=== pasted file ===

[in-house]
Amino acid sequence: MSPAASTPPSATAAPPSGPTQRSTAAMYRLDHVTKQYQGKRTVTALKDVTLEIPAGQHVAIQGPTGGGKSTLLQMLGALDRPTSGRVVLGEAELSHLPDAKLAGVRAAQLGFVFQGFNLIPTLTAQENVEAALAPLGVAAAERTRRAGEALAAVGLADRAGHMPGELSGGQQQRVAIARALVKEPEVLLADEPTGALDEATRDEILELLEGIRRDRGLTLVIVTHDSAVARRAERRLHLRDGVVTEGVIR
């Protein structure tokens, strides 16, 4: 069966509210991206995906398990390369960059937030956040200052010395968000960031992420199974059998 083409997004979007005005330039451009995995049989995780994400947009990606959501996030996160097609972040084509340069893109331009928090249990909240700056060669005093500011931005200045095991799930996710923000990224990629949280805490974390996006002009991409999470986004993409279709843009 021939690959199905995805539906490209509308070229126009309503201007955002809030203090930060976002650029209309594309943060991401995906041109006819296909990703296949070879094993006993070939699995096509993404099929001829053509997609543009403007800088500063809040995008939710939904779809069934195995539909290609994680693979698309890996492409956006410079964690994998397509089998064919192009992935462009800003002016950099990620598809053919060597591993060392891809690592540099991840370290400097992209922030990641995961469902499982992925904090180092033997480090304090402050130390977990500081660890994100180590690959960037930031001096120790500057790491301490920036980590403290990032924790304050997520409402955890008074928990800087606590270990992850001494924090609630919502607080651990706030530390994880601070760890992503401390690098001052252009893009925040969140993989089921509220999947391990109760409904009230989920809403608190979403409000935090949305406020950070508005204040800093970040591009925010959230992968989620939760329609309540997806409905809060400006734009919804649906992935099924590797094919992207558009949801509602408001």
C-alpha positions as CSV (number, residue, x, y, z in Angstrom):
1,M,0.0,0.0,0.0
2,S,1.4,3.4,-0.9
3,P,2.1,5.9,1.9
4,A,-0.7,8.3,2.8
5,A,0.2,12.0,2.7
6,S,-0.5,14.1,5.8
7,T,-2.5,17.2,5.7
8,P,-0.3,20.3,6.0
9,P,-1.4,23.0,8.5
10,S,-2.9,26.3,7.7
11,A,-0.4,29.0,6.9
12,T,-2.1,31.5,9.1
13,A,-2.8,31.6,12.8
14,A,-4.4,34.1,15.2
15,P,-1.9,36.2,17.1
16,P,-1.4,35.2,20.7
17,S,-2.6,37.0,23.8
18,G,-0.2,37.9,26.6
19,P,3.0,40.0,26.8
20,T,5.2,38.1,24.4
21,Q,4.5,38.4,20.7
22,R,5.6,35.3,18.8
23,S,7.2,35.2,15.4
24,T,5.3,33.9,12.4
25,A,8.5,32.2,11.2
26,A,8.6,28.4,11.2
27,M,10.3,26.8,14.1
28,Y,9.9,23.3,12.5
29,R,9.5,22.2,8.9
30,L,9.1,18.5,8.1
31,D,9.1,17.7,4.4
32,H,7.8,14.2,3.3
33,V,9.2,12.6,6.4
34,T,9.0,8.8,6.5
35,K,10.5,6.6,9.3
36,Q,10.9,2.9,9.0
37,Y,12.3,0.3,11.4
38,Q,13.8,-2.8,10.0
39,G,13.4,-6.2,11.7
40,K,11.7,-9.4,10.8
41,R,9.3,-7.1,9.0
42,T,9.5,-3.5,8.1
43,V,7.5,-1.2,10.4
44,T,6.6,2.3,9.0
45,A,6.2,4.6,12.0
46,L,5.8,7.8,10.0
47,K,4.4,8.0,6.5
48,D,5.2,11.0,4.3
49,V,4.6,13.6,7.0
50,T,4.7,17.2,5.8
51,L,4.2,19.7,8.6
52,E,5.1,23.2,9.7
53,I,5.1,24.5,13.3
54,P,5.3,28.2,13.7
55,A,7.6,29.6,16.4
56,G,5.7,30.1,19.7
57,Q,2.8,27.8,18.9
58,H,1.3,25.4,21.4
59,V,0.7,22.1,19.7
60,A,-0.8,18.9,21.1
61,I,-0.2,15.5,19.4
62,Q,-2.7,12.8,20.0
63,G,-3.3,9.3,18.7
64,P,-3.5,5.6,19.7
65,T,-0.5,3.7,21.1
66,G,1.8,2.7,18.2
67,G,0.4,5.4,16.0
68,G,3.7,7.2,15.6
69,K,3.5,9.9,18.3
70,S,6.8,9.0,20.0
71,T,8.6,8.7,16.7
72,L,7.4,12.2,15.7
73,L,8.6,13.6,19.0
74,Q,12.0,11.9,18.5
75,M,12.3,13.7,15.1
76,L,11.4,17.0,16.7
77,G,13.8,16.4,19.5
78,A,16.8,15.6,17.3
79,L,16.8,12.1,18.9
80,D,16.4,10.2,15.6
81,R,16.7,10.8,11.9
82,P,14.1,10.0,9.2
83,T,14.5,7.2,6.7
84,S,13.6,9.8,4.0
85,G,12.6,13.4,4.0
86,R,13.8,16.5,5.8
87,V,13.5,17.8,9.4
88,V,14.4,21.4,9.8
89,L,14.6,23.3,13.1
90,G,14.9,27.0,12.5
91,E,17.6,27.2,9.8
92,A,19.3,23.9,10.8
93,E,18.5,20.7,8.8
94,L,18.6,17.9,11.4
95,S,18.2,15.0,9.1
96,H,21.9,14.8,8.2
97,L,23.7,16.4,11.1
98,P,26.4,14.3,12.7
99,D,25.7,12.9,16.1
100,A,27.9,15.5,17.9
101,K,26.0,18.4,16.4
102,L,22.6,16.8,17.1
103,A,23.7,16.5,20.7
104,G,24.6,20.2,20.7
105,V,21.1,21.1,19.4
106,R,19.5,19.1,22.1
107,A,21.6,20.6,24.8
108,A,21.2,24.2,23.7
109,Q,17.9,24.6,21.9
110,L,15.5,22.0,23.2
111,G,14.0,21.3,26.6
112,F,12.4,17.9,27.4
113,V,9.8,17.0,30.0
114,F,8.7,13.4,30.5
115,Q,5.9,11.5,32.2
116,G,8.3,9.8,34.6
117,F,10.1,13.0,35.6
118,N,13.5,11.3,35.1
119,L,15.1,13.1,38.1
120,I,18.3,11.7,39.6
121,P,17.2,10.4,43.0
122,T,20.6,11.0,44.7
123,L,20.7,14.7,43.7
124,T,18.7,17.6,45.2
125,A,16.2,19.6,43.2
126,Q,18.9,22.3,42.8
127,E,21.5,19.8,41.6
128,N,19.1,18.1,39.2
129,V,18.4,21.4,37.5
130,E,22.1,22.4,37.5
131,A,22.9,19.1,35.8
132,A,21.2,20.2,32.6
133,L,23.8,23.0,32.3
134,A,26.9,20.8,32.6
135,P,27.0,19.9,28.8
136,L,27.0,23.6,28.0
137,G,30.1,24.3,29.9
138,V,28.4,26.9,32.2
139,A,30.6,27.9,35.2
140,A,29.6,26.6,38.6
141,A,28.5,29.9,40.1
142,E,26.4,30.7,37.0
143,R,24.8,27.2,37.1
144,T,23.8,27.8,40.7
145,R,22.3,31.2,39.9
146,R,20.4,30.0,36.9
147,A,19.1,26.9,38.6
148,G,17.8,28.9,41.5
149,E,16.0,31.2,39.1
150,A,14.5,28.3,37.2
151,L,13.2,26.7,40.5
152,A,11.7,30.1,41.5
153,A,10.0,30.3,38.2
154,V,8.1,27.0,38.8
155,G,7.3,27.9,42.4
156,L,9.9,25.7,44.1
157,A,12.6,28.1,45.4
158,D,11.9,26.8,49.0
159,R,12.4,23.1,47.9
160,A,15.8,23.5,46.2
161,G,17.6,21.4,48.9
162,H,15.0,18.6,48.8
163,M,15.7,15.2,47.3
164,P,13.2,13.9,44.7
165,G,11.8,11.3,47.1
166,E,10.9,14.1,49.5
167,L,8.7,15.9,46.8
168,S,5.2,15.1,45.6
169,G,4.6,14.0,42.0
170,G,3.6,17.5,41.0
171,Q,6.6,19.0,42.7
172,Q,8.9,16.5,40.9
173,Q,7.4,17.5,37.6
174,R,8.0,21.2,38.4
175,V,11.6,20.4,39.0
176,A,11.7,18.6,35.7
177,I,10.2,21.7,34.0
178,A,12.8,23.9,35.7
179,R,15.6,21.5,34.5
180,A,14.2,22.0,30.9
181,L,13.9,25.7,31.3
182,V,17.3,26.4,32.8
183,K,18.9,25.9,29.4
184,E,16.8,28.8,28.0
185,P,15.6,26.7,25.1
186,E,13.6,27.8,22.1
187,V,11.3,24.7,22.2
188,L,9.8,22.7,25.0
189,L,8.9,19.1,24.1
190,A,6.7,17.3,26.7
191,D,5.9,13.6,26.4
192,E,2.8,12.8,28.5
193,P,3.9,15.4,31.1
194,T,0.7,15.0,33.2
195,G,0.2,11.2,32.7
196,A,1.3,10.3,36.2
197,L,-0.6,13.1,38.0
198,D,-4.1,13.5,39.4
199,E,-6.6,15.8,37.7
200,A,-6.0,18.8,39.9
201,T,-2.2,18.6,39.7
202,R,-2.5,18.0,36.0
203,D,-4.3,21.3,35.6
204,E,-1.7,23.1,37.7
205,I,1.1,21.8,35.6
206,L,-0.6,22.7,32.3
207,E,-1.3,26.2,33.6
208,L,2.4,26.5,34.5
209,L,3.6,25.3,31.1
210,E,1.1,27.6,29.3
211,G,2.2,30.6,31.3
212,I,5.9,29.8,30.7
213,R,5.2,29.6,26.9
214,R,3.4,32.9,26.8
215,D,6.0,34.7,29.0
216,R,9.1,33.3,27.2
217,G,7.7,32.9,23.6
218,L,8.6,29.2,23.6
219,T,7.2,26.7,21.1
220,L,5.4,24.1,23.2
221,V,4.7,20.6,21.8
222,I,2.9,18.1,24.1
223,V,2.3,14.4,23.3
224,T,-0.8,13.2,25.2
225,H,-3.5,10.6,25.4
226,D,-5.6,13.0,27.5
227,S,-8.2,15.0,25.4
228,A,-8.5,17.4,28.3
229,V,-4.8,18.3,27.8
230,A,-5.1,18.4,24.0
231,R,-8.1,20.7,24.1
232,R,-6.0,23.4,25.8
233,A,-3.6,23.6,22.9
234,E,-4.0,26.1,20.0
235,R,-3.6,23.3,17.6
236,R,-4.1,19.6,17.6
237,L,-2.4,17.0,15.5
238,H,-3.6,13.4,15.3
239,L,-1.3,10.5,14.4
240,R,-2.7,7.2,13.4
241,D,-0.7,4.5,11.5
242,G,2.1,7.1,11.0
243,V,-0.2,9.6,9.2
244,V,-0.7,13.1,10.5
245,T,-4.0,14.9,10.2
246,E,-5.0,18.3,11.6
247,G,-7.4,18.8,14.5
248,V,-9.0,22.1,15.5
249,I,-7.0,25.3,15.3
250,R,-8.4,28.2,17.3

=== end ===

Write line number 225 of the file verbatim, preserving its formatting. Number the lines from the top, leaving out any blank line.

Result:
221,V,4.7,20.6,21.8